(Non-) Behavioral Economics - A Programmatic Assessment

22 Pages Posted: 6 Dec 2007

See all articles by Werner Guth

Werner Guth

Max Planck Institute of Economics; CESifo (Center for Economic Studies and Ifo Institute)

Date Written: December 4, 2007


Economic theory has evolved without paying proper attention to behavioral approaches, especially to social, economic, and cognitive psychology. This has recently changed by including behavioral economics courses in many doctoral study programs. Although this new development is most welcome, the typical topics of the behavioral economics courses are not truly behavioral. More specifically, we question whether neoclassical repairs or game fitting exercises as well as more or less mechanic adaptation processes qualify as behavioral approaches. To avoid criticizing without offering alternatives, we suggest some truly behavioral concepts, especially the satisficing approach.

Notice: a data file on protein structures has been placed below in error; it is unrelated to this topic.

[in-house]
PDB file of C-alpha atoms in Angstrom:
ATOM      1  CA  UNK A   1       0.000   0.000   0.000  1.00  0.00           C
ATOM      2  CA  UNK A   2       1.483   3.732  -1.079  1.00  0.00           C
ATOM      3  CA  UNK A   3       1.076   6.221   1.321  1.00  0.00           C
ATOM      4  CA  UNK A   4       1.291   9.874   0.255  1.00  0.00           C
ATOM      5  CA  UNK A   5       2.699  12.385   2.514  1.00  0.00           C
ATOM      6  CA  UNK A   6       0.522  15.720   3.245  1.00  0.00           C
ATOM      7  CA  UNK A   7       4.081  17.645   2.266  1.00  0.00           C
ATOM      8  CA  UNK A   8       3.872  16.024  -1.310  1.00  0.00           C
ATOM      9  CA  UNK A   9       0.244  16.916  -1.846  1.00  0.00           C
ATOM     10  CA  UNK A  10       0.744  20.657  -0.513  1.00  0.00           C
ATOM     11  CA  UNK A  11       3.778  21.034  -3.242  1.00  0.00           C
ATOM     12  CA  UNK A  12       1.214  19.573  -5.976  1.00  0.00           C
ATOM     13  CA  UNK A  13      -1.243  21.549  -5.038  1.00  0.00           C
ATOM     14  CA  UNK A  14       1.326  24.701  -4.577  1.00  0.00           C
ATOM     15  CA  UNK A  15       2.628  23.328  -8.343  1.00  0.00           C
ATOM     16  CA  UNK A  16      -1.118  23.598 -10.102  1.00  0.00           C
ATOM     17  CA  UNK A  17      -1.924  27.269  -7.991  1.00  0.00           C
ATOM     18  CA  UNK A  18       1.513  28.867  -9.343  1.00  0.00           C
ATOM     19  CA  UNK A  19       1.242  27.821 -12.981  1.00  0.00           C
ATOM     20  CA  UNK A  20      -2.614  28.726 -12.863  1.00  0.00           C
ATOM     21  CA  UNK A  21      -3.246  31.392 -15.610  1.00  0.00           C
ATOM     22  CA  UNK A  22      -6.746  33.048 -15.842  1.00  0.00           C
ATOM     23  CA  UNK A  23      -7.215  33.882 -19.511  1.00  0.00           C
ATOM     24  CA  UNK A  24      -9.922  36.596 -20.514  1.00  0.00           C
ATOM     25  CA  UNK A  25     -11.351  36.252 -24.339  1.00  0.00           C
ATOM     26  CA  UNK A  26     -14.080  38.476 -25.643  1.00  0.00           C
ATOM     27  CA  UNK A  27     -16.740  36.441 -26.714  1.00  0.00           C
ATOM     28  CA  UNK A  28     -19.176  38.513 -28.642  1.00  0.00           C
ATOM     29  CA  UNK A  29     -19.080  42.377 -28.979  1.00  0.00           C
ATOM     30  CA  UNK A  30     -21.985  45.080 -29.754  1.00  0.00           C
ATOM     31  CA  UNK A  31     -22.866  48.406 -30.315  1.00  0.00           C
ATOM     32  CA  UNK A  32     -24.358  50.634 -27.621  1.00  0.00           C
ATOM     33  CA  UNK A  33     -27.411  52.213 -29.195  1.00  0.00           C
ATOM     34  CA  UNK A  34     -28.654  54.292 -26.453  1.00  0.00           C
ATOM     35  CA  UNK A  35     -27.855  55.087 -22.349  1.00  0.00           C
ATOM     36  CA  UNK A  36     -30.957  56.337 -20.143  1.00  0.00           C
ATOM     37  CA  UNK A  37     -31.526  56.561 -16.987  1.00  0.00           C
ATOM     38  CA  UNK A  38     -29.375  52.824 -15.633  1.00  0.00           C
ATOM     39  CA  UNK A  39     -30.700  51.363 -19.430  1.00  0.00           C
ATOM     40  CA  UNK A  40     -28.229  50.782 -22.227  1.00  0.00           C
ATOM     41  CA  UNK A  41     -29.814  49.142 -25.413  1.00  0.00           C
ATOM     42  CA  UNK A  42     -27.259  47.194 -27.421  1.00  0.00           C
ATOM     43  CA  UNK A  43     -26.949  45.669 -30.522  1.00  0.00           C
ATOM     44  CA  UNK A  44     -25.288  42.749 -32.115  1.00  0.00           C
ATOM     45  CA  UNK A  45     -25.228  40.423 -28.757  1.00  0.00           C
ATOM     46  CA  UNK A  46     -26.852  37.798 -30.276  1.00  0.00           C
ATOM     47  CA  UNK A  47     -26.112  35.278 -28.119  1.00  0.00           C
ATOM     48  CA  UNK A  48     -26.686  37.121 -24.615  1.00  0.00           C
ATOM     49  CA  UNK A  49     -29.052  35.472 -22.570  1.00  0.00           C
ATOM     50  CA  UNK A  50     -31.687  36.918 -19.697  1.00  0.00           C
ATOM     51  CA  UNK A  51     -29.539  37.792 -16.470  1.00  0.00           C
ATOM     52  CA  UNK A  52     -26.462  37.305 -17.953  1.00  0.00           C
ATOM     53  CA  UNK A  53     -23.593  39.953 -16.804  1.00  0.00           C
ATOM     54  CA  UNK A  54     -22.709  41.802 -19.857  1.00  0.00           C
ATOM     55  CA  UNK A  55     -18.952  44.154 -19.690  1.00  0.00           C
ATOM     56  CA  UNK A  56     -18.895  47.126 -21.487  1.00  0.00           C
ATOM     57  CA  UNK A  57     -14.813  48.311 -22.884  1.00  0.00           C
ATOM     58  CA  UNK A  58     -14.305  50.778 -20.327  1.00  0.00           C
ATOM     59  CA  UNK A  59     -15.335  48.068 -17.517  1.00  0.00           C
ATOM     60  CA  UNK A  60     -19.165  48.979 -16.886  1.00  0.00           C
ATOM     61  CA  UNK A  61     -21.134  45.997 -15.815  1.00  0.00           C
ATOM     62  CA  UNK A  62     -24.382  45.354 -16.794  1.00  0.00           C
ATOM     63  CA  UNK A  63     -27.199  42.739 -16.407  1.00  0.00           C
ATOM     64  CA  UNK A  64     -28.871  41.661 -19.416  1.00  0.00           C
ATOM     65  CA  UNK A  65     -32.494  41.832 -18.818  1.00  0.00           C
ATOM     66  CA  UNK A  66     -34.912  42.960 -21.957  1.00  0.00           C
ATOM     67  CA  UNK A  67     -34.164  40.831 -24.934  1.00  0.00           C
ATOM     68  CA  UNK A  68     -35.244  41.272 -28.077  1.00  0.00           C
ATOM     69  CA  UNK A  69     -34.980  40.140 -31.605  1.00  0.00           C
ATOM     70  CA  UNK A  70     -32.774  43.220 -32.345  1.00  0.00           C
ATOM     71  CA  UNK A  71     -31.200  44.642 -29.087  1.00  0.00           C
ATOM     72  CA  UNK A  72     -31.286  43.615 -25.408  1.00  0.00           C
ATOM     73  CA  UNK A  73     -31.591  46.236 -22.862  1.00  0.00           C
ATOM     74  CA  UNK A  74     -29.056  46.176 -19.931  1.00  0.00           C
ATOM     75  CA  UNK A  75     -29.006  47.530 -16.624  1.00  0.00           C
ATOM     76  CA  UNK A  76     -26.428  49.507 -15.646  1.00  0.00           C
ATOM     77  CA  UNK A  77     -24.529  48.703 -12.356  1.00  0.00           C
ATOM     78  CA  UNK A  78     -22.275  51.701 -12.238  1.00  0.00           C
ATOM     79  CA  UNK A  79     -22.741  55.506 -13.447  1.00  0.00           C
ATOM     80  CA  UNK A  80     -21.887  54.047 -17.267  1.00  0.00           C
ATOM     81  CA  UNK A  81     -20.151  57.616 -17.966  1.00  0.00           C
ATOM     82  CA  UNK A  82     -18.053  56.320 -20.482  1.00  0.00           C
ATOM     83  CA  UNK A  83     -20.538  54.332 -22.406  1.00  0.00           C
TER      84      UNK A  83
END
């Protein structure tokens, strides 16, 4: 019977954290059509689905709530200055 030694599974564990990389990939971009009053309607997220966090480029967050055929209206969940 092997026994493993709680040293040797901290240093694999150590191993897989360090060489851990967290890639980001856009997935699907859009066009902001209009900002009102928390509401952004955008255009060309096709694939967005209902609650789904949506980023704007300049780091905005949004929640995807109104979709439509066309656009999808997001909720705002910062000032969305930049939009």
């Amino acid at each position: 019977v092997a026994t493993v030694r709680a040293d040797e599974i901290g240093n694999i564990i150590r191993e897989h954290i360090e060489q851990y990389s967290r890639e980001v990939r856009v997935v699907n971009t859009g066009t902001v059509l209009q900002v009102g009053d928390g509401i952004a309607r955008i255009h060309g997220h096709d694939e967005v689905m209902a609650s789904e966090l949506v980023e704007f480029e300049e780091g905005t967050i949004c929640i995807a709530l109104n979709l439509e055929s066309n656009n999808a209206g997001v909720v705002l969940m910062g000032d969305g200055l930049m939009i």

Keywords: (Un)Bounded rationality, Satisficing, Learning, Experimental and Behavioral Economics

JEL Classification: A11, B41, B52, C72, C91

Suggested Citation

Güth, Werner, (Non-) Behavioral Economics - A Programmatic Assessment (December 4, 2007). Jena Economic Research Paper No. 2007-099. Available at SSRN: https://ssrn.com/abstract=1053941 or http://dx.doi.org/10.2139/ssrn.1053941

Werner Güth (Contact Author)

Max Planck Institute of Economics ( email )

Kahlaische Strasse 10
D-07745 Jena, 07745

CESifo (Center for Economic Studies and Ifo Institute)

Poschinger Str. 5
Munich, DE-81679

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